Short sellers – the “canary in the mineshaft”

19 July, 2009

In The Financial Times on July 15 2009, Anthony Bolton of Fidelity International had some interesting things to say about short sellers, those notorious pantomine villains (hiss! boo!), whose activities were actually restricted by law last year, during the banking crisis.

“The shorting of bank shares was … a symptom rather than a cause of the financial crisis. Now we know what the banks were up to, it is clear that the ones that failed required no assistance in destroying their businesses. They did a perfectly good job themselves…. The financial crisis was a consequence of poor management, inadequate regulation, over-stimulative monetary policy and deficient analysis by ratings agencies….. If hedge funds profited from this combination then it is only because they saw it earlier and more clearly than other market participants….. Short sellers claim, with some justification, that their activities play a useful role in making markets more efficient. By seeking to profit from the over-optimism of investors who have driven prices too high, they oil the markets’ price-setting mechanism……Even those who do not wholeheartedly share this view, would probably acknowledge that hedge funds were the canary in the mineshaft in 2007.”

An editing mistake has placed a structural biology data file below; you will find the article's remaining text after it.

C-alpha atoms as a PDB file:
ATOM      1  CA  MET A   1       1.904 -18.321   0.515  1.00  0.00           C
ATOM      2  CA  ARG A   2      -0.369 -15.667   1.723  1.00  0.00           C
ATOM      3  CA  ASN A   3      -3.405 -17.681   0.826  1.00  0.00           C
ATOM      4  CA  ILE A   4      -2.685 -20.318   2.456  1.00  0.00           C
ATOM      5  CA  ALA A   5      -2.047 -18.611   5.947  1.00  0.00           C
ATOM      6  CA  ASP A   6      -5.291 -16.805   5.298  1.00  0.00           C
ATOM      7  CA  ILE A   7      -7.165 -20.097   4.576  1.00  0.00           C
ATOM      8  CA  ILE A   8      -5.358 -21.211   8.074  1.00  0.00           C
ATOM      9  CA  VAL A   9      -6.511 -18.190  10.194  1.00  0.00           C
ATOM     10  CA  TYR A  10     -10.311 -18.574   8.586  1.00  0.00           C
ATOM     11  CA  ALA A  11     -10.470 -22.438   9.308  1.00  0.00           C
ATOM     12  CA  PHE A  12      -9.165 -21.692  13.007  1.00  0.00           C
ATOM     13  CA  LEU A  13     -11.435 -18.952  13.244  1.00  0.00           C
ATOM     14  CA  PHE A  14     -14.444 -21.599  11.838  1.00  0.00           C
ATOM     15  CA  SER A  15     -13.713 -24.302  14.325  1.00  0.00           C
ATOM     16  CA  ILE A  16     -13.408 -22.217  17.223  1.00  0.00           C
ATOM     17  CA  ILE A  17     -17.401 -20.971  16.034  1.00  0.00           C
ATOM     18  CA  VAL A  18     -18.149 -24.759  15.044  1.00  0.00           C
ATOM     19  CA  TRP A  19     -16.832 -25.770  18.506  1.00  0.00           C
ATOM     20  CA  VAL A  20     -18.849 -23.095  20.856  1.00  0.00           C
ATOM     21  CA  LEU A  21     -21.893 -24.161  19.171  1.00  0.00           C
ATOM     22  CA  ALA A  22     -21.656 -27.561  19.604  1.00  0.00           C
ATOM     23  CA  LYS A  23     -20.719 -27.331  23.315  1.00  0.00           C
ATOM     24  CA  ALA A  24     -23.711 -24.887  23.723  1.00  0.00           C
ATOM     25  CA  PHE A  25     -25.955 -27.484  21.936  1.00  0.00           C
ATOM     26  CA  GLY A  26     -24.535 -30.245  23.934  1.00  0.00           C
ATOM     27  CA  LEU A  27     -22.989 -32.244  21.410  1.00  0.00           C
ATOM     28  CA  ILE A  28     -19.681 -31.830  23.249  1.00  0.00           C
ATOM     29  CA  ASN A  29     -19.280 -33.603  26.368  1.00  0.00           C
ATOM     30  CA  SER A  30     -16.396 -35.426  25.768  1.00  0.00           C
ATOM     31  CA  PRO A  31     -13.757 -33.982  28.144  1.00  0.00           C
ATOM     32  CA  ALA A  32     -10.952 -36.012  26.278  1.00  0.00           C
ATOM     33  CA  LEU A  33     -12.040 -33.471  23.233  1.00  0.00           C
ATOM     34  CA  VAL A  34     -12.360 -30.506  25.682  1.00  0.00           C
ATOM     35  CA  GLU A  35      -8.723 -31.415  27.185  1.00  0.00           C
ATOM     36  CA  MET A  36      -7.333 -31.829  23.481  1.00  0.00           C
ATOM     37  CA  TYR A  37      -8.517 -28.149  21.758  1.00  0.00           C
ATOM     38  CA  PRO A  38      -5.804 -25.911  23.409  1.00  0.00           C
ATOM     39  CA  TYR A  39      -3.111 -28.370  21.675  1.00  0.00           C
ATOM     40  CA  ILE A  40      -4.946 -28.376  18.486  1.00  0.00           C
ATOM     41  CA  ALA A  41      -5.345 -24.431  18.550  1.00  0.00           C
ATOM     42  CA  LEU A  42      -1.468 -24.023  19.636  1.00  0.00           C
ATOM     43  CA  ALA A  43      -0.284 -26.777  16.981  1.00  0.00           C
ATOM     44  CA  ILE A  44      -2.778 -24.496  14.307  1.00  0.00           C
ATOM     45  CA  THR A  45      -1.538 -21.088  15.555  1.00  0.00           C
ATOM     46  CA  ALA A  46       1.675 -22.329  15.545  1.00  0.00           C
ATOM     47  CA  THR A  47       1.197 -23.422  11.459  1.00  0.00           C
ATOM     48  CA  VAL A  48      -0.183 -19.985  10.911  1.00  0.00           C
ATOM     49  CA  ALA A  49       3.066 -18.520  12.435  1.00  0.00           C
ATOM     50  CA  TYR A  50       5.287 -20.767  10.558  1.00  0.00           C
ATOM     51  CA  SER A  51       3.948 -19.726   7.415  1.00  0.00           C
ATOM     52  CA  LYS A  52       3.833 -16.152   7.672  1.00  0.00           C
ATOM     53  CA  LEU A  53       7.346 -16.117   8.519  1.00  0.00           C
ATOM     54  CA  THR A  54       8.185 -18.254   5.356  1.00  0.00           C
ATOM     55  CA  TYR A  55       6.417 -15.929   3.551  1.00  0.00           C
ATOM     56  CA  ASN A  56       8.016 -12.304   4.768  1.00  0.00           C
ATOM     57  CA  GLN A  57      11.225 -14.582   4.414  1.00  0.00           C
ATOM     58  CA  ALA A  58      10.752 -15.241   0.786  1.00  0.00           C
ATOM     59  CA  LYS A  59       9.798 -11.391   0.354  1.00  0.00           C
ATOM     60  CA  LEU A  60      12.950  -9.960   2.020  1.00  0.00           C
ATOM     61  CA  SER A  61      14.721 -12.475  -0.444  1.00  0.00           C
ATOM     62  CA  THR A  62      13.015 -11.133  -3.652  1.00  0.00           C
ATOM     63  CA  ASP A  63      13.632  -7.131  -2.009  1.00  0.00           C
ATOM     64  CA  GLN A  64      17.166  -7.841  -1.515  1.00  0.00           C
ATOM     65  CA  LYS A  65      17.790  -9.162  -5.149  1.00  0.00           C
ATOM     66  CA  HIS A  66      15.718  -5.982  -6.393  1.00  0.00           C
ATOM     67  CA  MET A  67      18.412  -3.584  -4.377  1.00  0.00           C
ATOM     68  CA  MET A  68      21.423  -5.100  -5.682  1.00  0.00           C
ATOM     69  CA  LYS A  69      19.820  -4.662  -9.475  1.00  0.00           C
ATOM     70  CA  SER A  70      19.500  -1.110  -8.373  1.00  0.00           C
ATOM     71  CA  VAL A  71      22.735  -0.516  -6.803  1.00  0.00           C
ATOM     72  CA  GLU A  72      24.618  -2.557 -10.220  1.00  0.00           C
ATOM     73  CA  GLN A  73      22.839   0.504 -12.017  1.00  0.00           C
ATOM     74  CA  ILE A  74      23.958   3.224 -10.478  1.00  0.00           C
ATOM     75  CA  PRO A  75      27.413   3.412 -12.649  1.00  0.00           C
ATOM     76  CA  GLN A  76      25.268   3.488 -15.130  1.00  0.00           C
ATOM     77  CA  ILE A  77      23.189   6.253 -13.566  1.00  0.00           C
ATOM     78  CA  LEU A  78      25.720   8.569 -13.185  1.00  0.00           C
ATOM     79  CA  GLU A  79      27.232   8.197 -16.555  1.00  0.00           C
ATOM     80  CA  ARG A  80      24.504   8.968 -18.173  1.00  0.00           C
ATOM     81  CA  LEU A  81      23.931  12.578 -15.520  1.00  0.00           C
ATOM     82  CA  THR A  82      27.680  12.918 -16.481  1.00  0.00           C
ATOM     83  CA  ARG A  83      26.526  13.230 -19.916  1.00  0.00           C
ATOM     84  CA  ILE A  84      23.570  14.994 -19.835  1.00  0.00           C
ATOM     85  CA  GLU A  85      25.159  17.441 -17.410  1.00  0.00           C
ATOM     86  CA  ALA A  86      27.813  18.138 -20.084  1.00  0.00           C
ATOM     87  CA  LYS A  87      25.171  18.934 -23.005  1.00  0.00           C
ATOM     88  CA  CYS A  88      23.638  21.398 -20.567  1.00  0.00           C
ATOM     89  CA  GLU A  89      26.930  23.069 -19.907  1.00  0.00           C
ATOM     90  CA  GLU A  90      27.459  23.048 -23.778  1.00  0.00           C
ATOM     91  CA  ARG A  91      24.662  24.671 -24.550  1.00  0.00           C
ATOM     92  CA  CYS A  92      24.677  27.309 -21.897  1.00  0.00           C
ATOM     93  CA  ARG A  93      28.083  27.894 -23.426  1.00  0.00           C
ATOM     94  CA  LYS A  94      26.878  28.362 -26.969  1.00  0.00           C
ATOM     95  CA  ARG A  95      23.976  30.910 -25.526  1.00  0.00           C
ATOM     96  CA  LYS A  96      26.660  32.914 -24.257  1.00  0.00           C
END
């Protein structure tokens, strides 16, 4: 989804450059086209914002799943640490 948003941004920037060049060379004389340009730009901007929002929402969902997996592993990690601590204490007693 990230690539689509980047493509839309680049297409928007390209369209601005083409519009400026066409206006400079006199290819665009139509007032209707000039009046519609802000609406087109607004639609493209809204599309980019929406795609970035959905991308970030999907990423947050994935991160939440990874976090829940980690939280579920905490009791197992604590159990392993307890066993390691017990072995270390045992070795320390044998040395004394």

Short sellers have a nasty habit of identifying over-valued companies, particularly ones whose management has been taking excessive risks with their shareholders’ money.  They are naturally seen as savage barbarians by such management and their cheer-leaders.  Shane Ross tells a revealing story about meeting a “hotshot Dublin businessman” in April 2009, shortly after Anglo-Irish Bank’s share price had been hammered, with the undoubted assistance of short-sellers:

“….The hotshot revealed that a group of his well-heeled cronies were determined to set up a revenge fund to punish all those short-sellers who had targeted Anglo. These guys had a sense of ownership: his friends were going to defend ‘their’ bank at all costs. Those standing in the way would be swept aside by the flood of money. Enemies of Anglo would have their fingers badly burnt…..”

The rest is history.


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